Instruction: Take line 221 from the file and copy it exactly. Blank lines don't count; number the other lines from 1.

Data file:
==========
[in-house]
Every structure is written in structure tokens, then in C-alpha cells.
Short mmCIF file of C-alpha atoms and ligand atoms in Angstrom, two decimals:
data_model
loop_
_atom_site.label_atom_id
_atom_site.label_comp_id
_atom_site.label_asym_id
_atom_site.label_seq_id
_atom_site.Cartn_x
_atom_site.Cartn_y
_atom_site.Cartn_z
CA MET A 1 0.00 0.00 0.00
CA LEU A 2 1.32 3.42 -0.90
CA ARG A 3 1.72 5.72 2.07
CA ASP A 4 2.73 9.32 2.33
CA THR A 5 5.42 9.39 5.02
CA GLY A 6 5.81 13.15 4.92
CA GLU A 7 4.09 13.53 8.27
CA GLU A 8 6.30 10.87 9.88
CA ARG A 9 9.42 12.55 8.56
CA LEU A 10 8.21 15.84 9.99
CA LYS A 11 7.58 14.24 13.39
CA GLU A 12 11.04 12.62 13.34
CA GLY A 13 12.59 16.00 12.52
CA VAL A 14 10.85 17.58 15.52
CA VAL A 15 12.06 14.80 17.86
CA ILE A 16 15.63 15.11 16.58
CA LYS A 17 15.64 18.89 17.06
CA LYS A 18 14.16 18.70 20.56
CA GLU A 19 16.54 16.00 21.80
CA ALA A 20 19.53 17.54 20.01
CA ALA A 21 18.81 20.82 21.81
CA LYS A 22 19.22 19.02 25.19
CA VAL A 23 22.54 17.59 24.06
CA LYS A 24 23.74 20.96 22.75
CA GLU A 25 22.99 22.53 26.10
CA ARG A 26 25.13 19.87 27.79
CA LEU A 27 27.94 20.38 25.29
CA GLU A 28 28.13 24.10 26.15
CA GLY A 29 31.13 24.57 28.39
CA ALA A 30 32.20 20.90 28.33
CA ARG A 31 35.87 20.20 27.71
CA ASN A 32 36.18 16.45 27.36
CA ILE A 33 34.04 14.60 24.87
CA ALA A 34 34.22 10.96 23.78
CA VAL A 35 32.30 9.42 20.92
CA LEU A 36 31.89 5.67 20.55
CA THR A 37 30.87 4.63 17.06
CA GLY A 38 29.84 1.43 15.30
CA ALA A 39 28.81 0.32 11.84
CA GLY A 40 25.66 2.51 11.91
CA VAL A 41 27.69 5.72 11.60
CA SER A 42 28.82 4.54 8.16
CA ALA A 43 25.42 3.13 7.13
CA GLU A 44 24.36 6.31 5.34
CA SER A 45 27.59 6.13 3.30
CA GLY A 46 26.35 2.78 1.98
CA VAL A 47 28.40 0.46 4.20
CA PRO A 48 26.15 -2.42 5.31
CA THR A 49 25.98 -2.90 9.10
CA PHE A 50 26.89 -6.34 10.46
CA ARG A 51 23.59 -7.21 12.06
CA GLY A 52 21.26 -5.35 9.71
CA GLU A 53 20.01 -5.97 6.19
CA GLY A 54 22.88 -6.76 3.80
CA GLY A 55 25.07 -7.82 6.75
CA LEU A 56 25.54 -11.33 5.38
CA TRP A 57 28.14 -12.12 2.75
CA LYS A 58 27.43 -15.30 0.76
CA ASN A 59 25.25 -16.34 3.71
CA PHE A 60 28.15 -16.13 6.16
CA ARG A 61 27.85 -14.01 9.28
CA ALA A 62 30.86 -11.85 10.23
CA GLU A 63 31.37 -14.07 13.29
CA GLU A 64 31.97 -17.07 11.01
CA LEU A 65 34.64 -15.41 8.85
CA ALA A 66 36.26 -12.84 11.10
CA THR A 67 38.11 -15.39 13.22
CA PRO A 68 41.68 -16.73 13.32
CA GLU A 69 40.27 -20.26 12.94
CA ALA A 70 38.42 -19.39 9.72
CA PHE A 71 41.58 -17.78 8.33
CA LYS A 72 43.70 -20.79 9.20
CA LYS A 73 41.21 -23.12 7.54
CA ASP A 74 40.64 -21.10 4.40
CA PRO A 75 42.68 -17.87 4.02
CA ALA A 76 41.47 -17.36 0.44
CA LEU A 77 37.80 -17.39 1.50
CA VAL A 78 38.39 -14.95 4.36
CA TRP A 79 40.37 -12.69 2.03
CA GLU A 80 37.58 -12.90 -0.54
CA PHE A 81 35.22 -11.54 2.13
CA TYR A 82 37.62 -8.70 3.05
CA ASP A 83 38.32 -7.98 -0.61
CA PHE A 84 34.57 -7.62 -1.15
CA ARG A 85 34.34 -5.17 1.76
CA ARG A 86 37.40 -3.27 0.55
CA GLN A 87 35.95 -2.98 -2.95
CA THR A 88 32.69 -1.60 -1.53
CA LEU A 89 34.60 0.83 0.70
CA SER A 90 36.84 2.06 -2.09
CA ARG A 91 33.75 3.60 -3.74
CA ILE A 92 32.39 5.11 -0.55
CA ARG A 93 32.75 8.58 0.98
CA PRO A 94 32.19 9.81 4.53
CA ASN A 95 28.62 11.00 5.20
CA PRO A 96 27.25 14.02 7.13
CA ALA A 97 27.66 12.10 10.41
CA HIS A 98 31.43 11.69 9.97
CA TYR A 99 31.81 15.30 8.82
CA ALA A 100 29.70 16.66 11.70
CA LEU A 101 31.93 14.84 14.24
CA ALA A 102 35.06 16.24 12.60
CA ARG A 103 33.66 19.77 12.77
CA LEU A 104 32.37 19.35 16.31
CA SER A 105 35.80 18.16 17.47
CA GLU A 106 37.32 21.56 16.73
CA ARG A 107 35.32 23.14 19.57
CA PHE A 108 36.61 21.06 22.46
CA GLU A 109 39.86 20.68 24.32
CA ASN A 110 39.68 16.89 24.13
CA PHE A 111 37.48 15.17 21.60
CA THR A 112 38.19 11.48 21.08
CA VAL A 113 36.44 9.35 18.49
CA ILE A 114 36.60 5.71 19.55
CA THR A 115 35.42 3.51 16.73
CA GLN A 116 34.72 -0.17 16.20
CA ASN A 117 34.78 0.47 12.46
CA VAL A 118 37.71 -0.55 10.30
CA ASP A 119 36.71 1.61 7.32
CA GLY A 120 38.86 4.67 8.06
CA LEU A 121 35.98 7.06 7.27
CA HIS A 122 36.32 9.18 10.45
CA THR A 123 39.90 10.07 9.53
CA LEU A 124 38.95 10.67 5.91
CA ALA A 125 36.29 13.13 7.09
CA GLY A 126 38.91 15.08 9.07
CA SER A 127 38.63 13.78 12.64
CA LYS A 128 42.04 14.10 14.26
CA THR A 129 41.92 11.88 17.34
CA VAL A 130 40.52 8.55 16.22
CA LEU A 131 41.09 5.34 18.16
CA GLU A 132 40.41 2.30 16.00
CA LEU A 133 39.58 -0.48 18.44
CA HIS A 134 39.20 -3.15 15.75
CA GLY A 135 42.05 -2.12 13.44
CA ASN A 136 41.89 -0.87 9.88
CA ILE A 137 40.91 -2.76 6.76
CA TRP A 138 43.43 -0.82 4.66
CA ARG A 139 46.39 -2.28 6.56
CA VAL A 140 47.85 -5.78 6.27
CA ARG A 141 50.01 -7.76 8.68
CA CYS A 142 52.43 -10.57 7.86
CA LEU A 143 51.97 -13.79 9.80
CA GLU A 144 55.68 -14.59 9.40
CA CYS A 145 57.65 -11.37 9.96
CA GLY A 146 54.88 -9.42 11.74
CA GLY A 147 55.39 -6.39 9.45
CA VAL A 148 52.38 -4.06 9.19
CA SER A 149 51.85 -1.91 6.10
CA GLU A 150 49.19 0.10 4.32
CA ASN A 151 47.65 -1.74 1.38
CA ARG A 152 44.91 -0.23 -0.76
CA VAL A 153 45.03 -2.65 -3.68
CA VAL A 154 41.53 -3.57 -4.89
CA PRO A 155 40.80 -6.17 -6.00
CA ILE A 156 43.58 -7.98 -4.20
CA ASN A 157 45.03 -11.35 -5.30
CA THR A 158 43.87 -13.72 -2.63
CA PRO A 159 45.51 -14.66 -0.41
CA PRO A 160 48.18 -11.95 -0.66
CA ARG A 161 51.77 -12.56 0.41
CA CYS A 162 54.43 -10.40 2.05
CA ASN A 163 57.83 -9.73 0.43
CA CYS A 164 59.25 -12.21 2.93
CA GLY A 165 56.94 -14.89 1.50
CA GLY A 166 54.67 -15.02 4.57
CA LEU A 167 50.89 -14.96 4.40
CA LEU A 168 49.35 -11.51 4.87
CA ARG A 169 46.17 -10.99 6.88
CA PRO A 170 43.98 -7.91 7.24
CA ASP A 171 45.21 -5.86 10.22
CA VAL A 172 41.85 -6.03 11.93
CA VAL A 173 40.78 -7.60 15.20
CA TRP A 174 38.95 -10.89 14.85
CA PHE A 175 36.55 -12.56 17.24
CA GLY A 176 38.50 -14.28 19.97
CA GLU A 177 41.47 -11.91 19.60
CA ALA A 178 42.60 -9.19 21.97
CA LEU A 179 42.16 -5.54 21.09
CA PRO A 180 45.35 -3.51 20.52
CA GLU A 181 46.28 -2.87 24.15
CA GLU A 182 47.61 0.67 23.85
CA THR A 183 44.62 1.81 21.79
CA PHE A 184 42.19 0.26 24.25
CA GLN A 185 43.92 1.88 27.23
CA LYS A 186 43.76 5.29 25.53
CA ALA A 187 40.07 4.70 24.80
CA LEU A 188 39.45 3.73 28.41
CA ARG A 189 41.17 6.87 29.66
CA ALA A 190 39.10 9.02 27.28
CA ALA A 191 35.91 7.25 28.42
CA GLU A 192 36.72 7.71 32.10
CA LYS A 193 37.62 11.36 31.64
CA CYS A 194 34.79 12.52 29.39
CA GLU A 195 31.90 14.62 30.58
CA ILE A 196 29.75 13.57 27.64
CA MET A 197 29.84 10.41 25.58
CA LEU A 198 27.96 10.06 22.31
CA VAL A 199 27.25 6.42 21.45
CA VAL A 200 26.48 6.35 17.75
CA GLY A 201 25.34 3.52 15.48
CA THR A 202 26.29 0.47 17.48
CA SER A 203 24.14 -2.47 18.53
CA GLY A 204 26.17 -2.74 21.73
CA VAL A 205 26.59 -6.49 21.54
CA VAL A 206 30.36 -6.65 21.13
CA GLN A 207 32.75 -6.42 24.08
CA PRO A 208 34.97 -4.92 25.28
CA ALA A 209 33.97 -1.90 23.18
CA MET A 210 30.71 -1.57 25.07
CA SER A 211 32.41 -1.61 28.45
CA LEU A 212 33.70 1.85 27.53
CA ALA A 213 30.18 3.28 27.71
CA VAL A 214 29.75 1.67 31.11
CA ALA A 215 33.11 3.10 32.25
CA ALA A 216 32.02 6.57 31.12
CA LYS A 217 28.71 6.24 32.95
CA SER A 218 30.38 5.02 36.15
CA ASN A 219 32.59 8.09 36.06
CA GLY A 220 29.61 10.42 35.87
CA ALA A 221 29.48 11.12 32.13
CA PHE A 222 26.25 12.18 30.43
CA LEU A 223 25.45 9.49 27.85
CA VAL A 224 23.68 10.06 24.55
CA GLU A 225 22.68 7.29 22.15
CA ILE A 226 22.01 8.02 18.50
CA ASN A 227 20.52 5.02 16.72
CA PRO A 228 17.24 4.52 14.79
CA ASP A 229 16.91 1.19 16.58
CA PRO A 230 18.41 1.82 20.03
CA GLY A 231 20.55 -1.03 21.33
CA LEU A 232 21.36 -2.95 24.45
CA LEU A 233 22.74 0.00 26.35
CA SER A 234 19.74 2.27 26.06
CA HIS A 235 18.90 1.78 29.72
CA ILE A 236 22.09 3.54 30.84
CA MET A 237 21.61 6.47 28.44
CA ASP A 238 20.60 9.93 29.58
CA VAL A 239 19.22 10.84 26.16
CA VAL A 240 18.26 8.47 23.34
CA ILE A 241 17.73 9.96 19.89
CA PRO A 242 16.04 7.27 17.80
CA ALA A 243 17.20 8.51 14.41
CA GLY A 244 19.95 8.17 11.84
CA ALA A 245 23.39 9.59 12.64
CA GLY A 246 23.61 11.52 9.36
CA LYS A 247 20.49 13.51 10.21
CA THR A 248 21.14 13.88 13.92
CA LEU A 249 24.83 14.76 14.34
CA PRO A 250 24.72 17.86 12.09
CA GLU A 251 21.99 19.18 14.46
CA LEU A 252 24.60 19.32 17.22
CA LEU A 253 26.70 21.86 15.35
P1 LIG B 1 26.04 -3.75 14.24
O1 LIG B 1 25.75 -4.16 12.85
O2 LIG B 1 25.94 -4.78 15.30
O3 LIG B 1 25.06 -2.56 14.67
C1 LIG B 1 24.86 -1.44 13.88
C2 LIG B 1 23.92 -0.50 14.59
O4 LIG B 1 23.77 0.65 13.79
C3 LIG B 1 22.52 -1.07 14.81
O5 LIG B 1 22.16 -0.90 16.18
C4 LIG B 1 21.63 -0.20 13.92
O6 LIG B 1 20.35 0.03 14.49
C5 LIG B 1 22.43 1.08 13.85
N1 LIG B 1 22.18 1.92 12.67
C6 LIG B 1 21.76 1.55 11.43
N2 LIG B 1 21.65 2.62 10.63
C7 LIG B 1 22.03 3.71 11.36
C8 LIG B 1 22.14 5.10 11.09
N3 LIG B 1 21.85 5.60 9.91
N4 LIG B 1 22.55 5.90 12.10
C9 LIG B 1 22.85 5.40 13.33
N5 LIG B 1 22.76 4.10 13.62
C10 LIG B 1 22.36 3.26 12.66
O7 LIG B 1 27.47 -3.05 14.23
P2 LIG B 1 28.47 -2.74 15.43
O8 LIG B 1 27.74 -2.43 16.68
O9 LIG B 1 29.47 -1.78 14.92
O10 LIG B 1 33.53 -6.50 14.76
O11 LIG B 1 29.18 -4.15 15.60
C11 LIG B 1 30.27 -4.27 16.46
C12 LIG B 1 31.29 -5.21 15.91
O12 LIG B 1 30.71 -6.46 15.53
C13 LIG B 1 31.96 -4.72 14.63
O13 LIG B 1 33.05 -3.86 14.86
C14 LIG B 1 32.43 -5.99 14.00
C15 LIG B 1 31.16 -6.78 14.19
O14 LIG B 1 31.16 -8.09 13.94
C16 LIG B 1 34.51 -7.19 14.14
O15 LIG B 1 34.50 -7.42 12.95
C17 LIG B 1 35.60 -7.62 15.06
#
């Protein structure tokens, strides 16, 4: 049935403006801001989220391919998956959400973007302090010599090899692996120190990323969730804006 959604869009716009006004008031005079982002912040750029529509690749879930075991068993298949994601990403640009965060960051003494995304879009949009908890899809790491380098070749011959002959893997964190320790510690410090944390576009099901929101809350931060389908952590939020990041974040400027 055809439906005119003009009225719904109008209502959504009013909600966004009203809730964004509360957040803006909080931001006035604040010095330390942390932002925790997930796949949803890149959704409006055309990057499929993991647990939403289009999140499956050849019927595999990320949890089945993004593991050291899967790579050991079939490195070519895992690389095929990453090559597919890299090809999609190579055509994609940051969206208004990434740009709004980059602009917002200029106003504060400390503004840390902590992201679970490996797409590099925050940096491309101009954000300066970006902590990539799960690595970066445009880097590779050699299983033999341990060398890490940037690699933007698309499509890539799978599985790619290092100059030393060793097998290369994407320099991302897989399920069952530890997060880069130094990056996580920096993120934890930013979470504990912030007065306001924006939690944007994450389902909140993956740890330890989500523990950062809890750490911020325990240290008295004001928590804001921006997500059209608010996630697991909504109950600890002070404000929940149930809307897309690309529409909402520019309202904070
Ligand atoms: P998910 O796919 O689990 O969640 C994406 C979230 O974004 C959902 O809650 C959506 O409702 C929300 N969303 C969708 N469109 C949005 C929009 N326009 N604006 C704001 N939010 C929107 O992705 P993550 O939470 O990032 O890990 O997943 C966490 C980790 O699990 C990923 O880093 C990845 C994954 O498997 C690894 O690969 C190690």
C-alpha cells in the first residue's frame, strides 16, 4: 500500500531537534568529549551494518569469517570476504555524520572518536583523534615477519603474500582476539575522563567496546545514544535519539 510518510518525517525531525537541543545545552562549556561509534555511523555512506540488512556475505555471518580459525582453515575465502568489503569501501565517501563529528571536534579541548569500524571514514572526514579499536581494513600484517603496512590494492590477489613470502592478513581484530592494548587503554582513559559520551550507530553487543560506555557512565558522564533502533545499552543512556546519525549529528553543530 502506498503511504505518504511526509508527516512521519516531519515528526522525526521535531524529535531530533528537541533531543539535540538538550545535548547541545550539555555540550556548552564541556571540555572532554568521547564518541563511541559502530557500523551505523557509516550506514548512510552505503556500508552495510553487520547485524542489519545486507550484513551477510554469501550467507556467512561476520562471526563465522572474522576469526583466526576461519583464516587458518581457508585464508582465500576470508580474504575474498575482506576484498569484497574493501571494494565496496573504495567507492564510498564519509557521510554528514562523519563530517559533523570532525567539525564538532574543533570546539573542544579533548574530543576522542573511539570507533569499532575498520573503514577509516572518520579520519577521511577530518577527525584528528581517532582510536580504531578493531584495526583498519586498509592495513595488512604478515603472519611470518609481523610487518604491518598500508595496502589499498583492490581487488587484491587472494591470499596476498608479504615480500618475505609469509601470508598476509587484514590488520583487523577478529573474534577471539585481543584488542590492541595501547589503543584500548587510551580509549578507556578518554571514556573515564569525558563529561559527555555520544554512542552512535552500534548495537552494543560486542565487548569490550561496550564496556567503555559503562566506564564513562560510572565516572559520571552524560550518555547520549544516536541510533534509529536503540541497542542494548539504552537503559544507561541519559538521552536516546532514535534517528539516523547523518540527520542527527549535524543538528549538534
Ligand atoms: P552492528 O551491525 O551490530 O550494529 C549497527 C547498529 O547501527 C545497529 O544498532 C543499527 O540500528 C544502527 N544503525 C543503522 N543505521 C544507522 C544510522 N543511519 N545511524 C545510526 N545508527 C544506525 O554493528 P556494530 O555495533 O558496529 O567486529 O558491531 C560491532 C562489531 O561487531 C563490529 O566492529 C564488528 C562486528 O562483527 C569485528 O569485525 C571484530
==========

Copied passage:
CA ALA A 209 33.97 -1.90 23.18